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Need for Political Institutions

We have seen one example of how the government works. Governing a country involves various such activities.

For Example

1) The government is responsible for ensuring security to the citizens and providing facilities for education and health to all.

2) It collects taxes and spends the money thus raised on administration, defence and development programmes.

3) It formulates and implements several welfare schemes.


Some persons have to take decisions on how to go about these activities. Others have to implement these decisions. If disputes arise on these decisions or in their implementation, there should be some one to determine what is right and what is wrong. It is important that everyone should know who is responsible for doing what. It is also important that these activities keep taking place even if the persons in key positions change. So, to attend to all these tasks, several arrangements are made in all modern democracies. Such arrangements are called institutions.

A democracy works well when these institutions perform functions assigned to them. The Constitution of any country lays down basic rules on the powers and functions of each institution.

a. The Prime Minister and the Cabinet are institutions that take all important policy decisions.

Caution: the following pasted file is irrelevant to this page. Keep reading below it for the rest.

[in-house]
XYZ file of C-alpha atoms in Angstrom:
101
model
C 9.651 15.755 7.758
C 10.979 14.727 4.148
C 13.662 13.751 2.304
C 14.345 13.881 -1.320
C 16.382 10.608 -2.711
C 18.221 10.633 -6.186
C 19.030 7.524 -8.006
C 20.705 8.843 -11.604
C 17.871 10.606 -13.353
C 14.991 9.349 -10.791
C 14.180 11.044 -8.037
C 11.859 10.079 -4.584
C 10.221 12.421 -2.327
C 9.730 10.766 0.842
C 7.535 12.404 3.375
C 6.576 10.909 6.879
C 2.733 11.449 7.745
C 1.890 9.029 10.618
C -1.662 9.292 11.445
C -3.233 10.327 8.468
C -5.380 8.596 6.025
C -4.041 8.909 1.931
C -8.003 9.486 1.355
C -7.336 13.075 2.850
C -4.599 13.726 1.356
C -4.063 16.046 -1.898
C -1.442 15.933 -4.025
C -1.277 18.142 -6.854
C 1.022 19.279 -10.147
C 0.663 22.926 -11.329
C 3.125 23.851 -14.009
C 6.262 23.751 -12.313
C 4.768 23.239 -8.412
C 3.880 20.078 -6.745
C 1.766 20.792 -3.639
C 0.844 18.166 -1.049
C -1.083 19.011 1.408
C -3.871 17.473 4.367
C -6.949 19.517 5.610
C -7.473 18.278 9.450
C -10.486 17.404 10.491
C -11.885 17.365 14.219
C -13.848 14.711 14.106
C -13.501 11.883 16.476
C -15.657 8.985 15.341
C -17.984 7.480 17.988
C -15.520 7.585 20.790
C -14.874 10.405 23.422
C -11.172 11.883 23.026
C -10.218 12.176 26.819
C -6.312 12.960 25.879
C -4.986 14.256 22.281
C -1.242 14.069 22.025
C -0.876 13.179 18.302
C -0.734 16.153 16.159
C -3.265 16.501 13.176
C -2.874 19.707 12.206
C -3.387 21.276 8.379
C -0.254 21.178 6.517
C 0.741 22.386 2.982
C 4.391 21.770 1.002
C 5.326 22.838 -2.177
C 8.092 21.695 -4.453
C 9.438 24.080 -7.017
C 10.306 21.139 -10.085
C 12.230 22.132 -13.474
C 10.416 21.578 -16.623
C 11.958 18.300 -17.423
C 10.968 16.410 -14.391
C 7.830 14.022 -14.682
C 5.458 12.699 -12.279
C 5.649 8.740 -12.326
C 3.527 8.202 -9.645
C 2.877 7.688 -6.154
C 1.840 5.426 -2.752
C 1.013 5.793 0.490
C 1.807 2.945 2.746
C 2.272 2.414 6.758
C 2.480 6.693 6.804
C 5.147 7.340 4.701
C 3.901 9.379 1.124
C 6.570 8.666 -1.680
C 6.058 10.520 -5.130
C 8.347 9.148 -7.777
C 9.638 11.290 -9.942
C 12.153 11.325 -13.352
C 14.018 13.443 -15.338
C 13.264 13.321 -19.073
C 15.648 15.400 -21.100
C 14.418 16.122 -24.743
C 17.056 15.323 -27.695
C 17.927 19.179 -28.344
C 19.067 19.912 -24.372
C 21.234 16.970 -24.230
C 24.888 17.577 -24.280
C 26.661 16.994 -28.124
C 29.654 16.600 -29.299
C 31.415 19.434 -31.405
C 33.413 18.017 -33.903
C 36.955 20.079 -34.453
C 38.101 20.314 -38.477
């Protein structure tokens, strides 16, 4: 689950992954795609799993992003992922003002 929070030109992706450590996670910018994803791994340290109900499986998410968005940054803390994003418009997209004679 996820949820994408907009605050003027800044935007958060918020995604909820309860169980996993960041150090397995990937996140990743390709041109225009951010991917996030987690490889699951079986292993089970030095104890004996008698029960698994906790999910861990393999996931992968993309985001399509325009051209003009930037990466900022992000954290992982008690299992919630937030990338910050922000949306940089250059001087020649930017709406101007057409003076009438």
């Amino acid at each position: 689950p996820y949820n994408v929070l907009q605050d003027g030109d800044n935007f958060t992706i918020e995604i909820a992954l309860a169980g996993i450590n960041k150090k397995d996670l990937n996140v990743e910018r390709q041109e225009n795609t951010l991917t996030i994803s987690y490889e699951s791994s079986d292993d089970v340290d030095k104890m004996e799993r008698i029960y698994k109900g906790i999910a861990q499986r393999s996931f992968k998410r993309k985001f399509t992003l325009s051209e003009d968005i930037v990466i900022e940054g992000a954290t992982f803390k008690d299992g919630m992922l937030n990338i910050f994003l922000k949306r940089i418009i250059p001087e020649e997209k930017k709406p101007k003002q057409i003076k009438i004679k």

b. The Civil Servants, working together, are responsible for taking steps to implement the ministers’ decisions.

c. Supreme Court is an institution where disputes between citizens and the government are finally settled.

Working with institutions is not easy. Institutions involve rules and regulations. This can bind the hands of leaders. Institutions involve meetings, committees and routines. This often leads to delays and complications. Therefore dealing with institutions can be frustrating. One might feel that it is much better to have one person take all decisions without any rules, procedures and meetings. But that is not the spirit of democracy. Some of the delays and complications introduced by institutions are very useful. They provide an opportunity for a wider set of people to be consulted in any decision. Institutions make it difficult to have a good decision taken very quickly. But they also make it equally difficult to rush class and try to imagine what the Parliament could have done if it did not approve of the Cabinet’s decision.


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